I want to tell you a story—Tuesday, July 14th, I was in Dom’s office with Deb on the phone, having a final meeting about the conference, when Deb says “Dom, did you tell Danielle about the Spotlight?” Dom looks over—“No! I didn’t!” Deb: “Danielle, after Dom discusses the Author toolkit, you’re going to speak about Marketing and PR.” And I said, “Ok,” but I meant “AH the day BEFORE we leave!” But, by the time Saturday rolled around, I was still on my high of doing well on the workshop panel, and the Spotlight was a piece of cake. The room was filled, the crowd engaged after hear Dom’s enthusiastic overview, and I think I carried it over well, so Deb could talk about her editorial process and submissions guidelines. After the spotlight, Deb and I were in that room for about 15 minutes after it was over, talking to anyone who came up to the front. It was great—people were getting it: Sourcebooks Casablanca is very different, innovative, and fully established as a romance publisher on the rise.
The Sourcebooks Signing
I must must must say that I know I underestimated the amount of books to send to Nationals… I follow the rules, and the rules suggested sending a box of each book…. Well, I should have known, 2500 avid romance readers would want more books. But I am happy to say that every single book sent was signed and given to a fan—and they were eagerly given. I do have pictures from the signing, and I will send them out soon! Every time I passed by one of the authors, they weren’t just signing, they were engaging the person waiting and talking. I took pictures of fans and authors, I met some of the bloggers who have been supporters. I watched what I consider so successful in this line. It was so amazing to see all of the work we’ve been doing over the past year or so really come together in a moment—10 Casa authors were present, and I think they did so wonderfully at their first RWA signing!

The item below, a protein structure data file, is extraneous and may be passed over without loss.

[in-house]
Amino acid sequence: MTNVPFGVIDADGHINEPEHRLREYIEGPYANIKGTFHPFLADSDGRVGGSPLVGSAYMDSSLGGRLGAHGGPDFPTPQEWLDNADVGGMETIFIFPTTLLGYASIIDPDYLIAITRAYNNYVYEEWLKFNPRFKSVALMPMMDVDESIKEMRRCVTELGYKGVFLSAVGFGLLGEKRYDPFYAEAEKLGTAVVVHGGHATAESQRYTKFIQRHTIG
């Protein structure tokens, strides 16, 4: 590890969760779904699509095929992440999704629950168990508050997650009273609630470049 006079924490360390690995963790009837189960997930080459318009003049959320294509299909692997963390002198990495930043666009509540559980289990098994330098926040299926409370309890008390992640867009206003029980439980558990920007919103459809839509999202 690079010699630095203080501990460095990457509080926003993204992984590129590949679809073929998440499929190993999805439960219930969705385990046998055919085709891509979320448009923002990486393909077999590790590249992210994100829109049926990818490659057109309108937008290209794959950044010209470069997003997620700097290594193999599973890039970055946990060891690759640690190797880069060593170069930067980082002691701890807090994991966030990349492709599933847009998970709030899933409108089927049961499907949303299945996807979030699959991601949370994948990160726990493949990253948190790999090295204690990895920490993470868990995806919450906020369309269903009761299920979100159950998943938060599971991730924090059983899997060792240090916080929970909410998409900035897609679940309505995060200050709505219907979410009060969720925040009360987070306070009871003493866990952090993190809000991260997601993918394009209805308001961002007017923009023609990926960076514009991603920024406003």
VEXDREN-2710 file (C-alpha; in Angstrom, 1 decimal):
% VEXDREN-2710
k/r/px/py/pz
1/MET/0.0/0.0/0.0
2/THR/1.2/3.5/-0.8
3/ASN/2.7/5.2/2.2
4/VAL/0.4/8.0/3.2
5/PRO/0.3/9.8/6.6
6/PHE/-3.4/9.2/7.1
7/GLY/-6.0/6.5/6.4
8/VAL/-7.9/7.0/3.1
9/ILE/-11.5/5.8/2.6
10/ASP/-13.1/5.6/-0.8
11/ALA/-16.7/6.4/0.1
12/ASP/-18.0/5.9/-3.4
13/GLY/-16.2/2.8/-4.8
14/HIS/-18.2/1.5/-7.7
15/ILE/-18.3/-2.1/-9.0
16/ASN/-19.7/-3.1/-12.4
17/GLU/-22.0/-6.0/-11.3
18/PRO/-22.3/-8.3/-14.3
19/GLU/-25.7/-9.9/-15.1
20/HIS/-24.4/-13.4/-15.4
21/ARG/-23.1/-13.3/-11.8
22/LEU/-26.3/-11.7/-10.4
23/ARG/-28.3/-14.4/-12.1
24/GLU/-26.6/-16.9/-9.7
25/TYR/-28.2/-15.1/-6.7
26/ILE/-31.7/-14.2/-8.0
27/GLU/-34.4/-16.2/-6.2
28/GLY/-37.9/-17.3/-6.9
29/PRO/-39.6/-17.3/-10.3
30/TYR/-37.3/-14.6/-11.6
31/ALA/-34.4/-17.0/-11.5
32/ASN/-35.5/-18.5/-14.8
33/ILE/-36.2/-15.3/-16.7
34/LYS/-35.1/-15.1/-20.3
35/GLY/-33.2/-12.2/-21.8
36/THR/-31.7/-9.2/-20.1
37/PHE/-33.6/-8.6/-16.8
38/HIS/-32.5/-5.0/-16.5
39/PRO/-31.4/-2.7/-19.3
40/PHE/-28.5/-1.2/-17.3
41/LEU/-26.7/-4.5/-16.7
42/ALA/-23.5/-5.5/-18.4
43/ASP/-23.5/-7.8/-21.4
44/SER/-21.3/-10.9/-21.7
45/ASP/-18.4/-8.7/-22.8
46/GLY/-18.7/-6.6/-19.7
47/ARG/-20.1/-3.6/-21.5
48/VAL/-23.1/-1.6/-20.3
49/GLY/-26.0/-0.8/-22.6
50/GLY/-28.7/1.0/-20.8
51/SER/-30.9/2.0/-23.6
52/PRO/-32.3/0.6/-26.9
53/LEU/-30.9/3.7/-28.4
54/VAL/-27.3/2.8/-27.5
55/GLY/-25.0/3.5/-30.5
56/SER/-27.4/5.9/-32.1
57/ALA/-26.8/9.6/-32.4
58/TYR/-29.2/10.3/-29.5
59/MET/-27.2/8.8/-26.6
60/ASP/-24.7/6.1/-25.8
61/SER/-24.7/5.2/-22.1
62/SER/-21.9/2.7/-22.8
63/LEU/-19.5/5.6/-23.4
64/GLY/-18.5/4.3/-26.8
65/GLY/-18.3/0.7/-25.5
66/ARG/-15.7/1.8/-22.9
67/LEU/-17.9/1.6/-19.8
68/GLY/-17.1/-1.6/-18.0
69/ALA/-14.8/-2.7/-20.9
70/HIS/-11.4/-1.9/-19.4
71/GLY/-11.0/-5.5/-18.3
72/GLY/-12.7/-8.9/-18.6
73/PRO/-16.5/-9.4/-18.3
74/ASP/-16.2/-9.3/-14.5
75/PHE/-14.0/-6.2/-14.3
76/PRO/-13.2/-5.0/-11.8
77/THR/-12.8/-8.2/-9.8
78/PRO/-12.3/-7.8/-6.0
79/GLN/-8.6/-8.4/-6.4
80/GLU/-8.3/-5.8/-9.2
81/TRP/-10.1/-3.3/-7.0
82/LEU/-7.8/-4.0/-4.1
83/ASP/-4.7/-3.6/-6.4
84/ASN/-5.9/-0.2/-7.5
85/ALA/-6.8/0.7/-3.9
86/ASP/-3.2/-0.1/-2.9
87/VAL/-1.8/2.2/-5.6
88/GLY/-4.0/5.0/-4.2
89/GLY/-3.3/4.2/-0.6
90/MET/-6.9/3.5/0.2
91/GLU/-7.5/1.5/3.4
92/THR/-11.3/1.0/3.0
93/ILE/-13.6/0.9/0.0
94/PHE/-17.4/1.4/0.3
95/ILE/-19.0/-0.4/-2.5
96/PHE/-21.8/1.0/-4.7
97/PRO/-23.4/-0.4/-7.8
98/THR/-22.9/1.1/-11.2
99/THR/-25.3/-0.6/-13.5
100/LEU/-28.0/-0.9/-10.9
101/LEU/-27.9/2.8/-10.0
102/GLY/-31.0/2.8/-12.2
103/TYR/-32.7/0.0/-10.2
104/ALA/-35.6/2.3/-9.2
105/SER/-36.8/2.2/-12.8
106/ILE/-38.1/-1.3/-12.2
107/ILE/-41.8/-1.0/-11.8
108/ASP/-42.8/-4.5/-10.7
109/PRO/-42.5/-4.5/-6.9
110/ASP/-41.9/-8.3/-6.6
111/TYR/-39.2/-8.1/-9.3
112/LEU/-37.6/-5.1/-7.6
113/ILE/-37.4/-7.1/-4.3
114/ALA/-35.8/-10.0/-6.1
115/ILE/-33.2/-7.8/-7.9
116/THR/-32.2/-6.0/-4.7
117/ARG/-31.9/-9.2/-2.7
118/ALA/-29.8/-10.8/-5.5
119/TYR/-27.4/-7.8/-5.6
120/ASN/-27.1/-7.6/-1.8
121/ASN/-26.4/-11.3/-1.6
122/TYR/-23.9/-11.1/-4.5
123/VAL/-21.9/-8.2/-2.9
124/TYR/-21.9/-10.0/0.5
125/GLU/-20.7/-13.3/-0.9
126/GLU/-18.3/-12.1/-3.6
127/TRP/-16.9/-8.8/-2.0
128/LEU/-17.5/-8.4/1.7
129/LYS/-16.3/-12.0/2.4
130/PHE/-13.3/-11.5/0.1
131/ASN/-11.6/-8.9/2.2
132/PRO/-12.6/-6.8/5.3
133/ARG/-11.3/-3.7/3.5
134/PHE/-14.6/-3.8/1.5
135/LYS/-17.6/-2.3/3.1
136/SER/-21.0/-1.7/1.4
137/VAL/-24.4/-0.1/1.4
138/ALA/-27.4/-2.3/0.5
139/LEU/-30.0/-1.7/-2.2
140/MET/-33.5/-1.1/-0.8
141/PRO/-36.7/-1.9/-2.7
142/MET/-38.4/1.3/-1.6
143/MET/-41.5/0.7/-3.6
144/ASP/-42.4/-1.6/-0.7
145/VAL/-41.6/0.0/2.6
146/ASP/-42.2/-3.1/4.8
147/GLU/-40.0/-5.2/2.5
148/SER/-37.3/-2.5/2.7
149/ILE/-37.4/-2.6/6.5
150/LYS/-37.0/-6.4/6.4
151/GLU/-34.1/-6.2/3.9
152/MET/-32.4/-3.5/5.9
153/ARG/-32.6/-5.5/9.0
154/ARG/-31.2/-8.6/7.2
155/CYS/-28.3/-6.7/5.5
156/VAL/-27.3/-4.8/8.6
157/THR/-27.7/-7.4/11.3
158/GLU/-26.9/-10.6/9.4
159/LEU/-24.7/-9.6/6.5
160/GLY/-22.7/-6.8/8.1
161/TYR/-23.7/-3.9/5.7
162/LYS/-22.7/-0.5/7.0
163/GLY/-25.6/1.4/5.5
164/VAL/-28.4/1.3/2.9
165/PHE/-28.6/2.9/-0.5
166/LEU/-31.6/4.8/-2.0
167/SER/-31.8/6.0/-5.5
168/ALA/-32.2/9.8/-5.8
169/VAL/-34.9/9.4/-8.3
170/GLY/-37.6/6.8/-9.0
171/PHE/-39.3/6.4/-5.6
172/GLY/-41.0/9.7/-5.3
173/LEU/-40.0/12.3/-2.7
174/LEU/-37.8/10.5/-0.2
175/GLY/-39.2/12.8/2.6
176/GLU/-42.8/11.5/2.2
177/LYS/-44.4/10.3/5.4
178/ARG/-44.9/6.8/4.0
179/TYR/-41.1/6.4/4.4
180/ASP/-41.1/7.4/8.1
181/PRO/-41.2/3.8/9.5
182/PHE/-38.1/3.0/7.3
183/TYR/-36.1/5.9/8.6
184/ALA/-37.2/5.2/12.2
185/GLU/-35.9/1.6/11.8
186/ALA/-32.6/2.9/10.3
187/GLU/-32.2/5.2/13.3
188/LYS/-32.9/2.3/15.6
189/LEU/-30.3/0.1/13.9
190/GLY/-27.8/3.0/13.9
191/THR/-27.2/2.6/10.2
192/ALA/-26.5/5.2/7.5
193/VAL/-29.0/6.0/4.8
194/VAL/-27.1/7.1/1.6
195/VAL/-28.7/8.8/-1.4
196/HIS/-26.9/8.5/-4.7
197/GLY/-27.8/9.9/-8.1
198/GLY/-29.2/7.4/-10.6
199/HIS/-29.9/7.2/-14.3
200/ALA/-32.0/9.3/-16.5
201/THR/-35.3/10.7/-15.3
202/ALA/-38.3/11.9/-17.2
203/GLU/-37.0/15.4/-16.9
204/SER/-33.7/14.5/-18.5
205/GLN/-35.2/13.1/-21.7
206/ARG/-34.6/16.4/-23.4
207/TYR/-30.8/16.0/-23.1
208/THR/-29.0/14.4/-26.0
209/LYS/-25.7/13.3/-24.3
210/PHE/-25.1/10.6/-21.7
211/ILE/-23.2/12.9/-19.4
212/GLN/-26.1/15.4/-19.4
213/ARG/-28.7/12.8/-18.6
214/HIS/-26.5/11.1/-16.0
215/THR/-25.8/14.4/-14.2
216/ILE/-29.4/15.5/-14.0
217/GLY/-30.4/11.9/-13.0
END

This year’s conference will be special to me, because it was the one I had the most handle on. I know there were things I could have done differently (and I have a long list of ideas and thoughts to implement next year). I LOVED being able to meet my authors face to face, talk about their books and promotional plans, and really, just chat. You’ve all become friends through our emails. I enjoyed hearing about what you want to see happen with your books, but also about your families and your travels, and all that we discussed.
And finally, as a truly serendipitous moment—Saturday, my little brother (who goes to the Naval Academy, and is much much bigger than me now) came to have dinner and go to a movie (Harry Potter and the Half-Blood Prince, natch). We had to go to a later show, and around 10:00pm we headed out. Guess who got off the elevator as we got on? None other than LA NORA herself, fresh from winning the RITA for Tribute. All I could do was stare… and my brother looked at me like I was insane.
When the elevator door closed I started shrieking: “DO YOU KNOW WHO THAT WAS? NORA ROBERTS!”
Alex replied “You mean that’s the author mom’s obsessed with and has a million books by?”
“Seriously? She was hot!”
So Nora, if you’re reading, there’s a midshipman at the US Naval Academy who finds you very attractive.
Back to work on Monday, telling everyone how much of a success the conference was, and even thinking about the plans for next year in Nashville. I can’t wait to hear about everyone else’s stories!
Did anything truly serendipitous happen to you at this year’s conference? OR do you have a story from a year passed?
Sunday, July 19, 2009
As I write this post, it's 0652 on Saturday morning. I haven't seen the Sourcebooks Spotlight, nor have I been to the Rita Awards or the Sourcebooks booksigning, but I have certainly done plenty of other things.
First off, I made it here, on a plane, all by myself. This in itself was a first for me. I've never done much traveling alone, and rarely on a plane. But I did it.
I've only been to one conference that came anywhere near the magnitude of this one. But I did it.
I really hate going to events where I know very few of the people in attendance. But I did it.
A lot of people will tell you, "Oh, I could NEVER write a book!" But I did it. And so did many of the other conference attendees. I think that says a lot. Here are hundreds of women who didn't baulk at the challenge, and I am one of them.